Each year, the textile sector emits 1.7 billion tonnes of CO2, according to figures put forward by the WWF, among others. More generally, the production of sports goods – often with a limited lifespan – is a significant factor in environmental pollution.

In particular, the manufacture of balls, particularly in countries such as India or Pakistan, raises the issue of working conditions. In this context, more and more actors in the sports world are looking for alternative production models as part of a transition towards a more sustainable sport.

One example is Section Paloise, a rugby club in Pau, in the south-west of France.

Last July, the club announced the release of a “100% green” fan jersey made from “100% recycled plastic” at the start of the 2020-2021 season. Each jersey is made from the equivalent of 13 recycled 0.5L bottles. According to the club, this jersey is “the symbol of the eco-responsible approach in which the Section wishes to be involved in the long term.”

In a similar approach, France’s leading equipment manufacturers have taken up the challenge of eco-responsible manufacturing, following the example of French training clothes manufacturer Phenix, which wants to be the first 100% eco-
responsible equipment manufacturer in amateur sports, according to Ecolosport.

Phenix says that it produces sports equipment using recycled polyester and that it uses “only non-chemical inks”. On top of that, it has pledged to manufacture products individually so as not to have to “produce equipment that will be destroyed if buyers are not found”, adding that it produces jerseys without labels in order to produce as little waste as possible.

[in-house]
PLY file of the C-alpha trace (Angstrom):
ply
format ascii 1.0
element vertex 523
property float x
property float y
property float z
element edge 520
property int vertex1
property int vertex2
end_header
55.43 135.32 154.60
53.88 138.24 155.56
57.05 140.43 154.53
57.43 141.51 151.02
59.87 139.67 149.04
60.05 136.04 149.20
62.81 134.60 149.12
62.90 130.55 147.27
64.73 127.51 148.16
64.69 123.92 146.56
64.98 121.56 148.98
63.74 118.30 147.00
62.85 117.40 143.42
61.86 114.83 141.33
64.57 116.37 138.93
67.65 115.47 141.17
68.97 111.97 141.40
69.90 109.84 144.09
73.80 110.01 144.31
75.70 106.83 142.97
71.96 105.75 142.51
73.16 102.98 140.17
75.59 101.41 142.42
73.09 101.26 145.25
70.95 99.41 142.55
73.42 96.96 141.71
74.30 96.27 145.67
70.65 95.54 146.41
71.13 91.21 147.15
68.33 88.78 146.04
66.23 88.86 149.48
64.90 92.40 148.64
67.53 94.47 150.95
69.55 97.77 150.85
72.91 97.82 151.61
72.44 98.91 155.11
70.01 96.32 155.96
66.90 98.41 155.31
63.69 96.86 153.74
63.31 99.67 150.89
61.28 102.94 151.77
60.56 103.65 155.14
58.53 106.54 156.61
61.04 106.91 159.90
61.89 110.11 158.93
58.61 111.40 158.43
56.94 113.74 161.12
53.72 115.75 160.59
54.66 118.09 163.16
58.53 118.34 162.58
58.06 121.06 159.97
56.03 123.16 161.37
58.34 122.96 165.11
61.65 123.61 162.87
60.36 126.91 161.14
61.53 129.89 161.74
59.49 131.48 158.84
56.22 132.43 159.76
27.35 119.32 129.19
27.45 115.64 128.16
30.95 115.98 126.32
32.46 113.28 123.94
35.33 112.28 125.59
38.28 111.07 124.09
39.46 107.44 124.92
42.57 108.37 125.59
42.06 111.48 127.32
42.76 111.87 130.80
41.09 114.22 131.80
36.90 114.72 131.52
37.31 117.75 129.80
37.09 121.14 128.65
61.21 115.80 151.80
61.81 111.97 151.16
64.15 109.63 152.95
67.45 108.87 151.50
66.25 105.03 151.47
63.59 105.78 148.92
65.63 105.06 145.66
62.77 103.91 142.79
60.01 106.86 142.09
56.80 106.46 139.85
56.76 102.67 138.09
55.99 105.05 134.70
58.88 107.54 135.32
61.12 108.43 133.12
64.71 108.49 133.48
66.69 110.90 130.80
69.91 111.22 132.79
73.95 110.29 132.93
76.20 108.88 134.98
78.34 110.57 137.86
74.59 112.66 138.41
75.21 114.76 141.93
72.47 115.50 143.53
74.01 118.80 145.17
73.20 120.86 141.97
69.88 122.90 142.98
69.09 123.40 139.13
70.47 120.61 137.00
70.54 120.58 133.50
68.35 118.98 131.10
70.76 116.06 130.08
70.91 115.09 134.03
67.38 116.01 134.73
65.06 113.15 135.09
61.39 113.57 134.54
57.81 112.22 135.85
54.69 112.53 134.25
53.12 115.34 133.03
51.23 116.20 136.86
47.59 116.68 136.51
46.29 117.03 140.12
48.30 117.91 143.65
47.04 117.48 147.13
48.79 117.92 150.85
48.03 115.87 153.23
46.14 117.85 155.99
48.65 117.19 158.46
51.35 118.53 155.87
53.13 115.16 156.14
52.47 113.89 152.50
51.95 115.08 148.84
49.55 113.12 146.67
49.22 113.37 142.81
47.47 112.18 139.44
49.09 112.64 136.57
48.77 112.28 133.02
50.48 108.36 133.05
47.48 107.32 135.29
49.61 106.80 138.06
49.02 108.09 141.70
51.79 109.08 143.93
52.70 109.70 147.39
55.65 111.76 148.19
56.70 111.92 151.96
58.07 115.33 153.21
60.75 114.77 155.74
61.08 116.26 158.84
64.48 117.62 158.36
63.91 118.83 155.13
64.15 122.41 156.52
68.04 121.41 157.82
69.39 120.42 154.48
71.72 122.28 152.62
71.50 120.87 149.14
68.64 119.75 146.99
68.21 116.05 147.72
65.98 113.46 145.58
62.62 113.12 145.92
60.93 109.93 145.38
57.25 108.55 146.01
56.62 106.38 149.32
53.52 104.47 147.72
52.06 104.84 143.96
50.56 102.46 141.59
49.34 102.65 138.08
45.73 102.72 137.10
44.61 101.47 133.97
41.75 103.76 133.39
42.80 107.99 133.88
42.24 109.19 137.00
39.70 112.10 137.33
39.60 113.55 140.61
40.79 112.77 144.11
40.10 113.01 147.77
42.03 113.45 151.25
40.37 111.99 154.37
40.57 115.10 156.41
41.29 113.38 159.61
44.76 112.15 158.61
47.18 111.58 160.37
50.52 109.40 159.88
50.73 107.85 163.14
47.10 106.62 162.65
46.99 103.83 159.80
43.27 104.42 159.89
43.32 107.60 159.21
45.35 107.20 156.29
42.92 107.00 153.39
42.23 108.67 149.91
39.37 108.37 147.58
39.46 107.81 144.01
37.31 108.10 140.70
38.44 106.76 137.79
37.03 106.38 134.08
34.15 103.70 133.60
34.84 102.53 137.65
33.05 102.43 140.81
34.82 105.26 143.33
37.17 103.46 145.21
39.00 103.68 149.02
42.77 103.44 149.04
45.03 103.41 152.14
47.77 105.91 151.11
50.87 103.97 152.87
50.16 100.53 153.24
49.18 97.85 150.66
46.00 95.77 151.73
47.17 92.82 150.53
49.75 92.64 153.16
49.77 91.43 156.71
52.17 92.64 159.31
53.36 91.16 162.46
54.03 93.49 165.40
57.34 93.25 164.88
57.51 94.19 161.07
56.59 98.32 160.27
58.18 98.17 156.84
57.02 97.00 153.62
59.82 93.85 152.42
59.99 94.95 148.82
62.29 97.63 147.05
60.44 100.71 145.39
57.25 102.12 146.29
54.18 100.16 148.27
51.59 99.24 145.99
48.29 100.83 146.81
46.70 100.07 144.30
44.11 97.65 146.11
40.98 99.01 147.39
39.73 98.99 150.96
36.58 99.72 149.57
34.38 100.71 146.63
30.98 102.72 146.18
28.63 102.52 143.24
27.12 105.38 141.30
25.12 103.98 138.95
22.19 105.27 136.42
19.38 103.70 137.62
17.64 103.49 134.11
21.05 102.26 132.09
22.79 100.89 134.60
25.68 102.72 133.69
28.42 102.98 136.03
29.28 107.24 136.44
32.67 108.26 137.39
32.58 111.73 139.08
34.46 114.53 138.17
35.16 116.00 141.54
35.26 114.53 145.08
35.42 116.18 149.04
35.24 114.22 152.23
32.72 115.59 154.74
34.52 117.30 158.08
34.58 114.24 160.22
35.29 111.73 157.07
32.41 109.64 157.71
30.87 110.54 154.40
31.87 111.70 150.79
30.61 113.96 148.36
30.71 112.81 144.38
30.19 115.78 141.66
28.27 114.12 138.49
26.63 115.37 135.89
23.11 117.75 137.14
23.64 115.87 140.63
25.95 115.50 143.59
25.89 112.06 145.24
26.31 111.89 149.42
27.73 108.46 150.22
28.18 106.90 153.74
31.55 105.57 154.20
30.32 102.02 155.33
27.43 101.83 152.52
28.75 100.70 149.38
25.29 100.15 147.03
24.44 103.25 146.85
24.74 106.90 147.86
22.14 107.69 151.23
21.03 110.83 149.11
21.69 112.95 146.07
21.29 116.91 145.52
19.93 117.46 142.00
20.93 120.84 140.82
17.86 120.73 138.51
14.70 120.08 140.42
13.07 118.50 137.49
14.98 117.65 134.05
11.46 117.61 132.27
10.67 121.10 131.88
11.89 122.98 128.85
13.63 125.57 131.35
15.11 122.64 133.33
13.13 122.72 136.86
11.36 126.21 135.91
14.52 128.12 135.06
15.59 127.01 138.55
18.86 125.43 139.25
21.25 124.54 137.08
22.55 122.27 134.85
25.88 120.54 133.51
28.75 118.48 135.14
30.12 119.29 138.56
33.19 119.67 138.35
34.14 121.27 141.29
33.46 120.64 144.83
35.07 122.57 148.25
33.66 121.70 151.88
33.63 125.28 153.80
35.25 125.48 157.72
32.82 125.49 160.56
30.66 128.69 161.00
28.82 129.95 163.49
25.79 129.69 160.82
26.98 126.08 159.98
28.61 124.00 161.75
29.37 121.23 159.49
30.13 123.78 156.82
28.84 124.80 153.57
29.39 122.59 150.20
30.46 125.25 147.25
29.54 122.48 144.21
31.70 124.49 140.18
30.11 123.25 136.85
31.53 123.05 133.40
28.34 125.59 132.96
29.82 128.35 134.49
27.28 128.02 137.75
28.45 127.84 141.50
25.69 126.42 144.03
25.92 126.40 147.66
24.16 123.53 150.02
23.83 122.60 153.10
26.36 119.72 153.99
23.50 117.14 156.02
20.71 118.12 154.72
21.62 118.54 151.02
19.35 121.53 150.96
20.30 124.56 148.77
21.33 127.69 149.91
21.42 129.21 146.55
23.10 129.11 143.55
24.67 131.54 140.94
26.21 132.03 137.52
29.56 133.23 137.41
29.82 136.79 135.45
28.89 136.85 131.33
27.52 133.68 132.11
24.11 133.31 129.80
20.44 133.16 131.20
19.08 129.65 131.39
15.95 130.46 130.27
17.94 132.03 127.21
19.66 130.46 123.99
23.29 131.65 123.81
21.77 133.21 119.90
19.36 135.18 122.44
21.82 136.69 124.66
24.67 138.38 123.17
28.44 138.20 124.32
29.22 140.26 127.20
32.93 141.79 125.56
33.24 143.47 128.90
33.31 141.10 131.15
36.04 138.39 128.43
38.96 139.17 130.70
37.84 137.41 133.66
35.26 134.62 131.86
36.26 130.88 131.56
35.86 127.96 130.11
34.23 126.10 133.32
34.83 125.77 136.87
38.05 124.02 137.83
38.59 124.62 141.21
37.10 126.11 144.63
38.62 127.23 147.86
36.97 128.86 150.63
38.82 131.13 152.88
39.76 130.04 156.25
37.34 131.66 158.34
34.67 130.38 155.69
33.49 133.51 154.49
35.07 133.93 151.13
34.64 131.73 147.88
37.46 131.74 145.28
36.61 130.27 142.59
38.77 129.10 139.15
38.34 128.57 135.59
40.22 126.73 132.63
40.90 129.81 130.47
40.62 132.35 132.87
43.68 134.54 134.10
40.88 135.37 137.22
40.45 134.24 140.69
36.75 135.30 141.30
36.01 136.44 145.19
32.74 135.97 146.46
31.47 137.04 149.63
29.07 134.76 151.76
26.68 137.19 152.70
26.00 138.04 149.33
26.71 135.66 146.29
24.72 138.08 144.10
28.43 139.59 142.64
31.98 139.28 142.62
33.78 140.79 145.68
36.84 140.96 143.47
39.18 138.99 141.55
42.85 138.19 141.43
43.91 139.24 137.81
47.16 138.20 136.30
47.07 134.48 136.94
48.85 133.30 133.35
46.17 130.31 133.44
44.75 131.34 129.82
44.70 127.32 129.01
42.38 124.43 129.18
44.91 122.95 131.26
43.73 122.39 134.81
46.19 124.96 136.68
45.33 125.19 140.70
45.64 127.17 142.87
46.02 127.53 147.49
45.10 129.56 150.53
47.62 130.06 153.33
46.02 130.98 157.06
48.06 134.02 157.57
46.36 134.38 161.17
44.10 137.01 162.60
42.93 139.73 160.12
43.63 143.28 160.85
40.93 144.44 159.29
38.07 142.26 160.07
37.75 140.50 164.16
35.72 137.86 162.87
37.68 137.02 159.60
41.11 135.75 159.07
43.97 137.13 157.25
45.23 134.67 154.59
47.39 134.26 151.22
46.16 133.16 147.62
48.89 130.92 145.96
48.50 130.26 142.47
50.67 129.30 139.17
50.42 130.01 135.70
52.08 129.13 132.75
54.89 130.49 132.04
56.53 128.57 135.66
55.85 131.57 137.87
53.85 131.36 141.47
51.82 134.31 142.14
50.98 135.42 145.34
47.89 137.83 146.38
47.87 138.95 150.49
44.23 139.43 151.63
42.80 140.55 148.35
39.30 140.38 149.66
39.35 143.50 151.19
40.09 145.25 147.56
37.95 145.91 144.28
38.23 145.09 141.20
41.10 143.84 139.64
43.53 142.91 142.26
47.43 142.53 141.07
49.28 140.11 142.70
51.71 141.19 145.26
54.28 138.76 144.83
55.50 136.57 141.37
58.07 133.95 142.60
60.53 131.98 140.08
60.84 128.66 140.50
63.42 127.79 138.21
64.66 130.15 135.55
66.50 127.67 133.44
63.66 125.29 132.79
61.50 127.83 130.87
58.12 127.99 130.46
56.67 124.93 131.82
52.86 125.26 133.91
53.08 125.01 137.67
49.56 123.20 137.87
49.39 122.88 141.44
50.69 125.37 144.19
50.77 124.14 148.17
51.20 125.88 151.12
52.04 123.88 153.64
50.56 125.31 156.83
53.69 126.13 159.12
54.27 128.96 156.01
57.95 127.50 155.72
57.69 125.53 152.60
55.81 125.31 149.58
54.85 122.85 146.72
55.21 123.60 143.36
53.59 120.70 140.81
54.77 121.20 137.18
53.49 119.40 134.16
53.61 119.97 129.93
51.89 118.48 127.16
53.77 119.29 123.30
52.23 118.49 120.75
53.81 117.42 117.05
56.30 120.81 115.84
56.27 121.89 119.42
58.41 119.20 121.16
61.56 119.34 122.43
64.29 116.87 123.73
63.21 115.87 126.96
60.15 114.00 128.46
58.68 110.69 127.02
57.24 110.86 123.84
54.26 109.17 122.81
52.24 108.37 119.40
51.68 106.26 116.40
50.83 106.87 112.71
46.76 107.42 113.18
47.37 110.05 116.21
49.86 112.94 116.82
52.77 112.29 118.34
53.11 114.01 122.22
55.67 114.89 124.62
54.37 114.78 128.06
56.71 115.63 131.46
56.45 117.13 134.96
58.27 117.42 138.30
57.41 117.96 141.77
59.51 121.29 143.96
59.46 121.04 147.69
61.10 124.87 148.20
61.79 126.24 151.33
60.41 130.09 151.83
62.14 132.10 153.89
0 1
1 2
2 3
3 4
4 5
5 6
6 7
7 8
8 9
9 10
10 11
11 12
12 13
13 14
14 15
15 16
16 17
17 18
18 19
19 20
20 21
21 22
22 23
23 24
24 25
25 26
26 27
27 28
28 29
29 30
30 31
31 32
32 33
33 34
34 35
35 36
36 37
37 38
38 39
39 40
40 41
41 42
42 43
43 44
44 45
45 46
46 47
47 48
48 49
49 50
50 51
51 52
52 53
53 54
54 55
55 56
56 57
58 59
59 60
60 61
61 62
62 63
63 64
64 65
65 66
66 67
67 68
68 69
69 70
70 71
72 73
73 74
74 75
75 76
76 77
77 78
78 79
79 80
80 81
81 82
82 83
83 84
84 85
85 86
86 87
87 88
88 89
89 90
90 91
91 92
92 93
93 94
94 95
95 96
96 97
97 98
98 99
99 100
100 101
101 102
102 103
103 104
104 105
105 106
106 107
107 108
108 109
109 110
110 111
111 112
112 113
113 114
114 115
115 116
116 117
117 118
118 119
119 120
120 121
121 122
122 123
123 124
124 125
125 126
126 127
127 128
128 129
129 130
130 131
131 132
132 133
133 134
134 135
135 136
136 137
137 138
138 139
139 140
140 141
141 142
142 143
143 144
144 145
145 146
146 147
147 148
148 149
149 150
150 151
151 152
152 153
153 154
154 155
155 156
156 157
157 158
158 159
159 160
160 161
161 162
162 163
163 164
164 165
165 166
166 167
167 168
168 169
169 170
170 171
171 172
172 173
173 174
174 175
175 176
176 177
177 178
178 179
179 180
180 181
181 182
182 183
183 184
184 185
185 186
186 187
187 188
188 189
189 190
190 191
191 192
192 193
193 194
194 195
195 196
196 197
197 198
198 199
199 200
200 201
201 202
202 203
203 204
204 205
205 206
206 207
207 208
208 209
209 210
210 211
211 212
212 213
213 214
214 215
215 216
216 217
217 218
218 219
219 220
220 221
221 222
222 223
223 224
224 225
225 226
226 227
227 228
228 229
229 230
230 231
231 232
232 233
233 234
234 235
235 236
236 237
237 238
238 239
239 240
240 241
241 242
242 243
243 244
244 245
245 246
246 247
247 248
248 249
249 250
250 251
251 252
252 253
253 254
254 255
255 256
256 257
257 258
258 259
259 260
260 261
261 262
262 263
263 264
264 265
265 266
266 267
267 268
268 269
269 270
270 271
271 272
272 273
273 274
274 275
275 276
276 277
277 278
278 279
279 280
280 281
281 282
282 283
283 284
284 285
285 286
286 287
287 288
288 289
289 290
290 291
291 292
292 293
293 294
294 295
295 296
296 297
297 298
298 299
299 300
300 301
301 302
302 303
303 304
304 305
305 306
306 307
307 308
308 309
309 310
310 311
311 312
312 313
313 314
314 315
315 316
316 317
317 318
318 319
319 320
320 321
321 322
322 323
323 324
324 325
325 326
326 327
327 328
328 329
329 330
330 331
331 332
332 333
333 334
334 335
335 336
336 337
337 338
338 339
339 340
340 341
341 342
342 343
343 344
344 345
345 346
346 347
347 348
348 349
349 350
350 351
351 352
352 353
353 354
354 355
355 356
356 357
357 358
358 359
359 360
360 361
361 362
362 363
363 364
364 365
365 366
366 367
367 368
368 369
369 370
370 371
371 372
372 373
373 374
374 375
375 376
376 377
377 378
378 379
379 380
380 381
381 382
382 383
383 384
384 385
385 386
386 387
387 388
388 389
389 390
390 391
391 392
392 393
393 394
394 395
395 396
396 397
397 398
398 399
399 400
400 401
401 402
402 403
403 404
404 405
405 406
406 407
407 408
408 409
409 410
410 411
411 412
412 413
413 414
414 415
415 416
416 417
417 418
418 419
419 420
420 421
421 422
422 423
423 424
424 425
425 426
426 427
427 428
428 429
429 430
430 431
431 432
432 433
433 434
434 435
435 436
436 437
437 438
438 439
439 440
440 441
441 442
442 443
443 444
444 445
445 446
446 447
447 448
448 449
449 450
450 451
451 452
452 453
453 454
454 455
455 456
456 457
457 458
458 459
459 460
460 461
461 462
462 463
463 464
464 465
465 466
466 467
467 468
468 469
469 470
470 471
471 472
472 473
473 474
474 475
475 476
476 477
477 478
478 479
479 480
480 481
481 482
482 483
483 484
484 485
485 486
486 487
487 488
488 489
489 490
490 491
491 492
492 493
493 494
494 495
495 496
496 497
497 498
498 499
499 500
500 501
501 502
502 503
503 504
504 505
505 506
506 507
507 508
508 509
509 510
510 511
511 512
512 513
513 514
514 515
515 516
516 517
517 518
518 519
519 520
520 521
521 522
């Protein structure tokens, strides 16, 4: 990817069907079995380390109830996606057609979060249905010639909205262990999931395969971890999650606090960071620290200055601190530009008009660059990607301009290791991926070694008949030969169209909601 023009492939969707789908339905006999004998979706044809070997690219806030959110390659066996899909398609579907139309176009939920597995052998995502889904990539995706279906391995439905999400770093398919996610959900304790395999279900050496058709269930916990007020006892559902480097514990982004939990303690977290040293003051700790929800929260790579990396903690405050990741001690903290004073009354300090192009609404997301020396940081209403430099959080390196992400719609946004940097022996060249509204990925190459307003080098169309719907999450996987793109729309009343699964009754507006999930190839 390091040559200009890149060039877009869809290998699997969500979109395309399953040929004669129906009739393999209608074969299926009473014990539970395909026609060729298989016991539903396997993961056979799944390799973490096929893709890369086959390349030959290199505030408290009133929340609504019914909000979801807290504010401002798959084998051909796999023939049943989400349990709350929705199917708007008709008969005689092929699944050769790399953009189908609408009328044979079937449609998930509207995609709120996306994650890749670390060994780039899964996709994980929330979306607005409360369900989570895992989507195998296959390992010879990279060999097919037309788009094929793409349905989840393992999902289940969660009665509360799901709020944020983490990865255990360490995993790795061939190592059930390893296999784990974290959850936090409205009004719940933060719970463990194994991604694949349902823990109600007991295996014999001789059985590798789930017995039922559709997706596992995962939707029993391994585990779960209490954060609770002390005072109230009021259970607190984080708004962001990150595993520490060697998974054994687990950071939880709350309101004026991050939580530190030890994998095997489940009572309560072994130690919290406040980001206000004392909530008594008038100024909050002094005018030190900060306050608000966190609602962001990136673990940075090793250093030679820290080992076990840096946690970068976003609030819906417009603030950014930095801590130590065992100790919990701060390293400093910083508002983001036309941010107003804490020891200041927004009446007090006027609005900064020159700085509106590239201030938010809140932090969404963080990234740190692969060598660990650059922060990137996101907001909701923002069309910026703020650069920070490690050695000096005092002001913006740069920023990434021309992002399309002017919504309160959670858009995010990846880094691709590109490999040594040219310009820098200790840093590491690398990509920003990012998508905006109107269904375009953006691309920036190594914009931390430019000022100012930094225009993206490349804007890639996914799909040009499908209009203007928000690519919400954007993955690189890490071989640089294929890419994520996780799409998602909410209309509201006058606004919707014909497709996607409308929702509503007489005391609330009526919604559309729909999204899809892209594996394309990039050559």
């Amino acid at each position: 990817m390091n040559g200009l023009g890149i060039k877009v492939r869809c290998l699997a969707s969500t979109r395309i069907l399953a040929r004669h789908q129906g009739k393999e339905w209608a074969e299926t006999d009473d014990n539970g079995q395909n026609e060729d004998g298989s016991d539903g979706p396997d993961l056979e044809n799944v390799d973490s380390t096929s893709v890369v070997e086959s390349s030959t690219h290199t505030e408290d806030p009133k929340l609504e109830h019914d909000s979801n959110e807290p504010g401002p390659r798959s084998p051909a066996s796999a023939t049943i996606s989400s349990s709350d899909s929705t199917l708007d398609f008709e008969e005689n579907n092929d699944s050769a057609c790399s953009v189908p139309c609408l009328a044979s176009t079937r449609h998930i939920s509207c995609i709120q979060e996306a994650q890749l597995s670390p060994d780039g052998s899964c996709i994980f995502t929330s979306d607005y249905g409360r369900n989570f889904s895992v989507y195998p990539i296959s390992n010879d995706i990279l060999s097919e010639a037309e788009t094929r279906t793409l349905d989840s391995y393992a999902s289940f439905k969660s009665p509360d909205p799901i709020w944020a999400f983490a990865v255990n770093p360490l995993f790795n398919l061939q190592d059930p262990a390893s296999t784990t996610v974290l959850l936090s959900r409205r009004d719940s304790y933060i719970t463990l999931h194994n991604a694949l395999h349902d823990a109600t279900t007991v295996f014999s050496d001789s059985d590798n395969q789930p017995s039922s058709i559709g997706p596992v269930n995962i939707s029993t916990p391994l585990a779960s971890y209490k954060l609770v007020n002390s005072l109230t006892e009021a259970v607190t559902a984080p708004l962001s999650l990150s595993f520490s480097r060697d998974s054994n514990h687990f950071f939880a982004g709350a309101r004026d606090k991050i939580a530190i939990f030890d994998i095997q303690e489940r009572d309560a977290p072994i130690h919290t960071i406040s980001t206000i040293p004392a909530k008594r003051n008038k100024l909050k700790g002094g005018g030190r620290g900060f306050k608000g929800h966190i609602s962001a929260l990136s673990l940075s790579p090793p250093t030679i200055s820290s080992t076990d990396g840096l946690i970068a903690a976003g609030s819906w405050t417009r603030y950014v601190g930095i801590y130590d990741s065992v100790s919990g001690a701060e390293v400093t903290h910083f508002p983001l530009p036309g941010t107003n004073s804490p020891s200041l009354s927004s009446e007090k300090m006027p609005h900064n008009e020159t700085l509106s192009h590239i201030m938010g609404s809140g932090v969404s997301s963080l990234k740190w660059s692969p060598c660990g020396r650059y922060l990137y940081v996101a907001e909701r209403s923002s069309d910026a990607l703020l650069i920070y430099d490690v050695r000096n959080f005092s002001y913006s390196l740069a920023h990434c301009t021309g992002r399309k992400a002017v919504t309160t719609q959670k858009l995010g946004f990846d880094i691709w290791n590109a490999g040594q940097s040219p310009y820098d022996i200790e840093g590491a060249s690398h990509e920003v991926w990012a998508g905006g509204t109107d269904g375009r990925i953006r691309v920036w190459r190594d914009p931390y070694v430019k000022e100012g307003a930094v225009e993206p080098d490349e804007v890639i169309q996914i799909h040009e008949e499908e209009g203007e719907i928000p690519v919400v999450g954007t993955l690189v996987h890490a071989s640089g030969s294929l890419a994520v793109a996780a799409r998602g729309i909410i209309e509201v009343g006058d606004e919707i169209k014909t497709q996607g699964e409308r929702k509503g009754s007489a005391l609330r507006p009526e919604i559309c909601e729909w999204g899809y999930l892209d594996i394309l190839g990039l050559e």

“Producing only what is necessary” is the promise of sportswear brand Skills, which also relies on products made from recycled plastic – as well as “Made in France” products for outfits to be worn when on the pitch or practising.

The manufacturer says it complies with a number of environmental and social standards in its manufacturing facilities outside France for all other sportswear and guarantees, among other things, the “non-existence of toxic products” in its manufacturing processes. In addition, Skills is committed to ensuring that workers’ rights are respected and no child labour is involved.

As far as balls are concerned, things are also changing: created in Nantes in 2019, the Rebond brand, for example, offers ethical and eco-responsible balls. Because “at a time when we are moving towards a healthier world (…), the ball is a bad pupil because of the materials used and the way it is produced”, according to the brand’s website.

The brand has thus expressed its “ambition to develop the first sports balls without chemical products or polluting processes.”

To achieve this, it says it is betting on bio-sourced, recycled or up-cycled materials (i.e. made from “products that are no longer used”, whose materials are transformed into “products of superior quality or utility”).

Rebond’s ball is also intended to be an artistic and ethical product. “Designed by an artist from Nantes”, it is “produced in a factory committed to respecting fair trade”, according to the manufacturer.

Specialising in rugby balls, BeRugbe has been offering “ethical” balls since 2016. As stated on the company’s website, the manufacturing in France, but also in India and Pakistan, “respects the fair trade charter”.

According to Ecolosport, the brand has also “eliminated its plastic packaging (…) for the delivery of its oval balls” as part of its eco-responsible approach.

[Edited by Zoran Radosavljevic]